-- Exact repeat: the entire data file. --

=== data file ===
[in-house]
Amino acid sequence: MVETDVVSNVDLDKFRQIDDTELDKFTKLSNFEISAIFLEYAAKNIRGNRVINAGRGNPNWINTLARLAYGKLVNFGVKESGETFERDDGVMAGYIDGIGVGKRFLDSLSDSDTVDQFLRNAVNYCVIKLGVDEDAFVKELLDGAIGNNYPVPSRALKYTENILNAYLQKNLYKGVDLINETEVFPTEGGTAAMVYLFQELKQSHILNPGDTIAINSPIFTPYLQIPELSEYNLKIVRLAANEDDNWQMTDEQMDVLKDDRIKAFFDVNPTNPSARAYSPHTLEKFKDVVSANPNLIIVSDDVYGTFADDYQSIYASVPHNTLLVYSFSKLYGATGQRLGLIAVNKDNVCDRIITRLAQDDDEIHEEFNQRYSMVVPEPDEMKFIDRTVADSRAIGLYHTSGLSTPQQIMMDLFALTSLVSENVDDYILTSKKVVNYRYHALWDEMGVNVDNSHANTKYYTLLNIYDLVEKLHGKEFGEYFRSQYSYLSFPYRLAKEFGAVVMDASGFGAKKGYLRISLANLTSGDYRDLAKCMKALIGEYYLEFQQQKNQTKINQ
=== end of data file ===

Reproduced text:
[in-house]
Amino acid sequence: MVETDVVSNVDLDKFRQIDDTELDKFTKLSNFEISAIFLEYAAKNIRGNRVINAGRGNPNWINTLARLAYGKLVNFGVKESGETFERDDGVMAGYIDGIGVGKRFLDSLSDSDTVDQFLRNAVNYCVIKLGVDEDAFVKELLDGAIGNNYPVPSRALKYTENILNAYLQKNLYKGVDLINETEVFPTEGGTAAMVYLFQELKQSHILNPGDTIAINSPIFTPYLQIPELSEYNLKIVRLAANEDDNWQMTDEQMDVLKDDRIKAFFDVNPTNPSARAYSPHTLEKFKDVVSANPNLIIVSDDVYGTFADDYQSIYASVPHNTLLVYSFSKLYGATGQRLGLIAVNKDNVCDRIITRLAQDDDEIHEEFNQRYSMVVPEPDEMKFIDRTVADSRAIGLYHTSGLSTPQQIMMDLFALTSLVSENVDDYILTSKKVVNYRYHALWDEMGVNVDNSHANTKYYTLLNIYDLVEKLHGKEFGEYFRSQYSYLSFPYRLAKEFGAVVMDASGFGAKKGYLRISLANLTSGDYRDLAKCMKALIGEYYLEFQQQKNQTKINQ